Ilocos: Vigan, Laoag, and Pagudpud
      Banaue Rice Terraces
      Boracay in 1995 (it was pristine!), 2009, and 2010

Maybe I'll add more to these places as I go along the next few months and years.

Welcome to Hey, Haeja!

11:03:00 AM 0 Comments A+ a-

I'm a...Blogger. Bookworm. Dreamer. Doer. Editor. Budding Traveler. Chocolate Lover. French Language Enthusiast.

Hey, Haeja is my newest blog where I will chronicle my travails as I go around my city, the metro, my country, or the world.

I named my blog Hey, Haeja because when I started this blog, I felt like God, my family, and my friends keep tapping me on the shoulder, saying hey, Haeja, look at this, there's more to life than this. There's still so much more to explore, so much you haven't seen or experienced.

Since I started this blog, I have been blessed with so many new experiences and  travels to new places. While looking at my blog archive the other day and my travel roll, I just realized that this blog has also evolved as sort of my memory bank, and a reminder of how beautiful my life has been so far. In the space of four months, I've been to CDO, Camiguin, Misamis Oriental, Pampanga, Singapore, and Tagaytay. That's just amazing for me because I'm not the type to travel often (usually, just once or twice in a year due to financial constraints). I'm just so grateful to God for enabling all these experiences.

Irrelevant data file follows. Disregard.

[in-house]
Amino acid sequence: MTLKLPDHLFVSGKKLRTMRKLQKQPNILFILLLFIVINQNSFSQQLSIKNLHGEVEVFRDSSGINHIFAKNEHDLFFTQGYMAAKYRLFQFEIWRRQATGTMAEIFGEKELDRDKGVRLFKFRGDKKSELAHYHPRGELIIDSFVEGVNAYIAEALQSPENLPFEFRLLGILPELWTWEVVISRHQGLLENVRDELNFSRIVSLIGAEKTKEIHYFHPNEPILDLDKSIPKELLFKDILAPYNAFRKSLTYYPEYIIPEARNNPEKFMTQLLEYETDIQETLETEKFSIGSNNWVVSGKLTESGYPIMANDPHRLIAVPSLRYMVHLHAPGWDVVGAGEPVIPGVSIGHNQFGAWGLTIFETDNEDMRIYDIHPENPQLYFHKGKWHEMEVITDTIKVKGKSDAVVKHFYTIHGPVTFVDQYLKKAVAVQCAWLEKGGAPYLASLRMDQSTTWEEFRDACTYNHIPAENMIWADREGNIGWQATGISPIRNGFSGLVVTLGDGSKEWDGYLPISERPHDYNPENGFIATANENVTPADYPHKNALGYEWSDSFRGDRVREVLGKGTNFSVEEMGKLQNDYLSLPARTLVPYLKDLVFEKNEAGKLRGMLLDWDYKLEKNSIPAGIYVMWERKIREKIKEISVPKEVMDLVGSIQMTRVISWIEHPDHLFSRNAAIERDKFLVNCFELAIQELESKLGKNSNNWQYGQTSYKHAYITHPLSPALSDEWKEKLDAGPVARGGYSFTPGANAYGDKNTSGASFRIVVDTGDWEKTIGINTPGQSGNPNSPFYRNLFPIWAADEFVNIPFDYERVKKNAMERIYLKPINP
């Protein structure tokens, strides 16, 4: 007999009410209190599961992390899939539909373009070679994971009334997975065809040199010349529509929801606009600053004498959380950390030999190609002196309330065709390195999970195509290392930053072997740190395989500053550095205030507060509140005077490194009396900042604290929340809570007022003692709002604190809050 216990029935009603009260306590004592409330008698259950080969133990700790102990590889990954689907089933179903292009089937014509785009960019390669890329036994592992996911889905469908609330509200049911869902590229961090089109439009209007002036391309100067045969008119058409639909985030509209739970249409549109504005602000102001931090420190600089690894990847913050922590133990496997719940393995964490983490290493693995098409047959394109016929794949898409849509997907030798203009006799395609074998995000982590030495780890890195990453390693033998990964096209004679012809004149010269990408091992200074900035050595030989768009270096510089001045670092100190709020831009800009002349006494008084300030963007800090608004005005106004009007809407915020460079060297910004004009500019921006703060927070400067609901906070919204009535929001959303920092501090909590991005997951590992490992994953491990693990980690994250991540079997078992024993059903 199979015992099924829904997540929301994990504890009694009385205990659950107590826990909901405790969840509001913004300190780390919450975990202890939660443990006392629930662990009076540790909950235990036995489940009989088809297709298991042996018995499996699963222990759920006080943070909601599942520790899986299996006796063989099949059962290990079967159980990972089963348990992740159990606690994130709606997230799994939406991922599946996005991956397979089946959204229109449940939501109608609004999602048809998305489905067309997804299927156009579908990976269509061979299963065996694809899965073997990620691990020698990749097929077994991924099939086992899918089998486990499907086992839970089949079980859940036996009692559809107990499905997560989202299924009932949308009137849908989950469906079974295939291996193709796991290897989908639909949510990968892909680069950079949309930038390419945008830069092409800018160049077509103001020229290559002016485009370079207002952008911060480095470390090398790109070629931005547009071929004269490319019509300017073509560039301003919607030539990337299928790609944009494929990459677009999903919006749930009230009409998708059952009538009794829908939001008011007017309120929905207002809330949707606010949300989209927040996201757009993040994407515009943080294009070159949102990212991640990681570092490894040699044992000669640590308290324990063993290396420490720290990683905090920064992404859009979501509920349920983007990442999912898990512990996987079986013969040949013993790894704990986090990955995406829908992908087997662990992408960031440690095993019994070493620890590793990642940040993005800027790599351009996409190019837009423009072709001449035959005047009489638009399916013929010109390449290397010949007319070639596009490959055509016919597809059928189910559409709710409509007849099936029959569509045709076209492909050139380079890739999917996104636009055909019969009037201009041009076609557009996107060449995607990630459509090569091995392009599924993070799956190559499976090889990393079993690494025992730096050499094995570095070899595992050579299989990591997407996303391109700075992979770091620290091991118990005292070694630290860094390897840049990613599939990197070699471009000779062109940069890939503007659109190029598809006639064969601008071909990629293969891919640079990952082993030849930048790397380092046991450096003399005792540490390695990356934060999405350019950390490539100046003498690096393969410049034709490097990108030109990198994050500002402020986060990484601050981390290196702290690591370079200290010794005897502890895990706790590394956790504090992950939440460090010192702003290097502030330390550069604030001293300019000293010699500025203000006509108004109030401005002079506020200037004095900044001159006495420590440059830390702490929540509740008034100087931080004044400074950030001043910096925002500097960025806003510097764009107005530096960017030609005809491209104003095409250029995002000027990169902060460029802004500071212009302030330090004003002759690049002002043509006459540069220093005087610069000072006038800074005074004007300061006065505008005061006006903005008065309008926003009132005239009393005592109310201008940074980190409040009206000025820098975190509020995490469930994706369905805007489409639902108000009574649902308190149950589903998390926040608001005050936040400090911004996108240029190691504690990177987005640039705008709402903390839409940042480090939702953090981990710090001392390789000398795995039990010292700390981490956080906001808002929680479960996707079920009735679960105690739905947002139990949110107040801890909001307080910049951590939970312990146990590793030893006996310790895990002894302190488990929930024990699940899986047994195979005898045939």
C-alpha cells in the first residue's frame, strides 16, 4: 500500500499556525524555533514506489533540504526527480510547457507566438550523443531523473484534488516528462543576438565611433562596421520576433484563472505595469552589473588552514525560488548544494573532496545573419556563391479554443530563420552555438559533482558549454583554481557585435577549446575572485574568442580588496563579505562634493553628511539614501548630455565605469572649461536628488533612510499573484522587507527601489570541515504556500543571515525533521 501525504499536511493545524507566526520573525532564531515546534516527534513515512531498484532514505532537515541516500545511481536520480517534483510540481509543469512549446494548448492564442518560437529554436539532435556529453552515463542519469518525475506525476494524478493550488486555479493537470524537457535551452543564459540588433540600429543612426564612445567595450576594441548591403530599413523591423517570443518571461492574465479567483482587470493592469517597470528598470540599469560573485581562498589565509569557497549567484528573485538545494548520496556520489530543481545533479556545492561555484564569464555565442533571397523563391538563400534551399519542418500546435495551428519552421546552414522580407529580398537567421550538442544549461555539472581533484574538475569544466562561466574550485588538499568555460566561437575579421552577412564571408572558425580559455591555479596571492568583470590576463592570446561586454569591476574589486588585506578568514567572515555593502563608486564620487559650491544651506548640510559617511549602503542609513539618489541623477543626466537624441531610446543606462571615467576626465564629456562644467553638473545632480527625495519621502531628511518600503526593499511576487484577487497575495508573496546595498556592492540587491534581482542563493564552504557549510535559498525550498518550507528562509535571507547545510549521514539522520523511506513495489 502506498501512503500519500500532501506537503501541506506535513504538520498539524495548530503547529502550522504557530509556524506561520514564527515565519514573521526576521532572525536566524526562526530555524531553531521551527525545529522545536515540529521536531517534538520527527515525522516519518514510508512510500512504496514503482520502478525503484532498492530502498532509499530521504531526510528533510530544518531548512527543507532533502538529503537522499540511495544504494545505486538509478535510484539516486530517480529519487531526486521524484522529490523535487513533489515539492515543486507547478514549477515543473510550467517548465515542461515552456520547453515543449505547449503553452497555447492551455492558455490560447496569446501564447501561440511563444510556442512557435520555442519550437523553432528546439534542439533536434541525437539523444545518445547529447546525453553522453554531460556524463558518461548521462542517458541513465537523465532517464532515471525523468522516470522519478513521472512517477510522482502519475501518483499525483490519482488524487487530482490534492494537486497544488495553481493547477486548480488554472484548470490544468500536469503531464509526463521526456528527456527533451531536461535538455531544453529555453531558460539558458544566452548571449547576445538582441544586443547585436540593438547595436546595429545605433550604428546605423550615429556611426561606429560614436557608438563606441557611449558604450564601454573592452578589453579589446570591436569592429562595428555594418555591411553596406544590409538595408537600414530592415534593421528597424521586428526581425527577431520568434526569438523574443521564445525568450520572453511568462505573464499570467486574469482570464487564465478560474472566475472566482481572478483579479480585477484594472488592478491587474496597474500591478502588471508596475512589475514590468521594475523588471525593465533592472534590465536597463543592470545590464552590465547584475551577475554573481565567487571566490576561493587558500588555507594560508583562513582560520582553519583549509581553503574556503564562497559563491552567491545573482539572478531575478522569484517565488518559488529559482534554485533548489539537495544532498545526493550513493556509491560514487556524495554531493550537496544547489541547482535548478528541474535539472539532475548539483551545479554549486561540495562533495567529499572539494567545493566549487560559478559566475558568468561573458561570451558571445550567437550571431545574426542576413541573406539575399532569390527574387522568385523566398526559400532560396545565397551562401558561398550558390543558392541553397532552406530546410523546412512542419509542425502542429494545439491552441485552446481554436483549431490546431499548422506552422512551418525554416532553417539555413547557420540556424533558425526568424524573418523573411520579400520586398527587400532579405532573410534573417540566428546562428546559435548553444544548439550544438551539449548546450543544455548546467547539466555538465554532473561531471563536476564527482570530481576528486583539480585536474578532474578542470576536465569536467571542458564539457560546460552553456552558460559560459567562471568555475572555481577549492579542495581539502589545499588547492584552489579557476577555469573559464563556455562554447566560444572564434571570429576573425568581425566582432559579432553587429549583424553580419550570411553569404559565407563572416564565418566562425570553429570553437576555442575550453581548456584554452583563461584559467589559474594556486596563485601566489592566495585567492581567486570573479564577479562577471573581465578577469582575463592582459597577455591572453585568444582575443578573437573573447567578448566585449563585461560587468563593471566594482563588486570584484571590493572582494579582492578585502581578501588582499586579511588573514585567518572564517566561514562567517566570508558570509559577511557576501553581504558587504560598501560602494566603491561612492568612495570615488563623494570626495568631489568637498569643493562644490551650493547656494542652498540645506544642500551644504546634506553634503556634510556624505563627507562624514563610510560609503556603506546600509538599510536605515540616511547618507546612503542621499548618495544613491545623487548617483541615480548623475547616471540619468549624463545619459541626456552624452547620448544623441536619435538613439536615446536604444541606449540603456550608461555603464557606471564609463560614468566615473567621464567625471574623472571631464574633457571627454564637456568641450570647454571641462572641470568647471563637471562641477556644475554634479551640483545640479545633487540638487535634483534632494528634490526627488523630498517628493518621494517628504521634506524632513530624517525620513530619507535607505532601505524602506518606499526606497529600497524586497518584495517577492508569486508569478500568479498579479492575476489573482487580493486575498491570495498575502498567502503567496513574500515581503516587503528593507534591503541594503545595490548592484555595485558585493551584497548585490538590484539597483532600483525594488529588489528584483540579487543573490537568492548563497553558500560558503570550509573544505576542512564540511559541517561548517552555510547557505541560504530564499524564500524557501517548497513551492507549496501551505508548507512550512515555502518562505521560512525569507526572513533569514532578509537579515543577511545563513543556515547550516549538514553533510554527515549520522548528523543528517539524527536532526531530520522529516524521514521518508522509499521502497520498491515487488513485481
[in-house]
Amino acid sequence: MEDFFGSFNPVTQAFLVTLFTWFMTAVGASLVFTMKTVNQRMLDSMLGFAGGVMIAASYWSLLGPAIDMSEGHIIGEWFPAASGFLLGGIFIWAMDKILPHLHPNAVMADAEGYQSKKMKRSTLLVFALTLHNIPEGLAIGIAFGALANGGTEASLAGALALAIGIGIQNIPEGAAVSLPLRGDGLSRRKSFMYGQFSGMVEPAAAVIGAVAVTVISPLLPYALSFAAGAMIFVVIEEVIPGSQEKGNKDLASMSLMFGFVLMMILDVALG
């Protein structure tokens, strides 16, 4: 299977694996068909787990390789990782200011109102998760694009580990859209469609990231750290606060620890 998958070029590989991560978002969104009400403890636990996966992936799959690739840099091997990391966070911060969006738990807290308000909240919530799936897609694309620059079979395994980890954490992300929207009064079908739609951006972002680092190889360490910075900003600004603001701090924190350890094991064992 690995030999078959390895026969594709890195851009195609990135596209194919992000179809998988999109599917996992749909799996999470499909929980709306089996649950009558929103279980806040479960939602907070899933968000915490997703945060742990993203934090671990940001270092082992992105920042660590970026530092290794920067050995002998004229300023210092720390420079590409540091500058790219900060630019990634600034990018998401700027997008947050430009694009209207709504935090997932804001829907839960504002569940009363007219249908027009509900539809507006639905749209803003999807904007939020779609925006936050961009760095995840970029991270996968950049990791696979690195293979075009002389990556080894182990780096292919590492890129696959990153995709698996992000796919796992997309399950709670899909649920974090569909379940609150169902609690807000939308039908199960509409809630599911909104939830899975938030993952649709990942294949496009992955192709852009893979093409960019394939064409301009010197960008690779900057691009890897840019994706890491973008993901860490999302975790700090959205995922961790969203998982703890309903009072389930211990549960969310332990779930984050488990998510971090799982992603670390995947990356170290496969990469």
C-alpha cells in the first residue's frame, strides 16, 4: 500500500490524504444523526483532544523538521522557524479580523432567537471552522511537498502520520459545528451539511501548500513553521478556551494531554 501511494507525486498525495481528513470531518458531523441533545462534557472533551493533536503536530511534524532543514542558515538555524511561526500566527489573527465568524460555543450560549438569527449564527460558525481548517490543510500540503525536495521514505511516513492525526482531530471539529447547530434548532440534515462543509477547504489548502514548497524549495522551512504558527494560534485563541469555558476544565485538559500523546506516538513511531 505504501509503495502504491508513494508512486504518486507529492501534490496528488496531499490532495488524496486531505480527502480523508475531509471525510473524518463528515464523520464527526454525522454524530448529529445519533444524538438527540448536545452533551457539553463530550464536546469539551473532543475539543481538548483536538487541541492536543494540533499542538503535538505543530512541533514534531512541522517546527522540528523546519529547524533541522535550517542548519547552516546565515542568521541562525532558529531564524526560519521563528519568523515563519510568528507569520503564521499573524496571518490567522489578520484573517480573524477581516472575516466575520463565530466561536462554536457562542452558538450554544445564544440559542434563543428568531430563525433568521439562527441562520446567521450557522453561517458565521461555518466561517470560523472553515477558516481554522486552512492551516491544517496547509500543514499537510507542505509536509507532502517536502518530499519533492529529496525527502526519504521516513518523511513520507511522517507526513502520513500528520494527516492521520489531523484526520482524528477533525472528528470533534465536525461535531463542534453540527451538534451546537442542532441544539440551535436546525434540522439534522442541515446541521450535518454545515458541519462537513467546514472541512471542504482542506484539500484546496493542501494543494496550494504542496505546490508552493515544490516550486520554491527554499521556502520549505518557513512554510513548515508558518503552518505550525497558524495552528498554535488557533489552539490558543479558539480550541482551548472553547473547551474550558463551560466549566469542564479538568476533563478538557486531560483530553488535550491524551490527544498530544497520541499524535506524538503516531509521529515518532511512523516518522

You, as my reader, can also take this as a hey, from me, sort of a tap on your shoulder or my attempt to call your attention to this place I visited or just discovered.

For any queries, comments, suggestions, etc, email me at mhmfranca [@] gmail. This blog is best viewed using Firefox. All posts and photos are by me, unless specified. You are not authorized to repost and claim the entry as your own.

I hope you'll enjoy my discovery and rediscovery! :)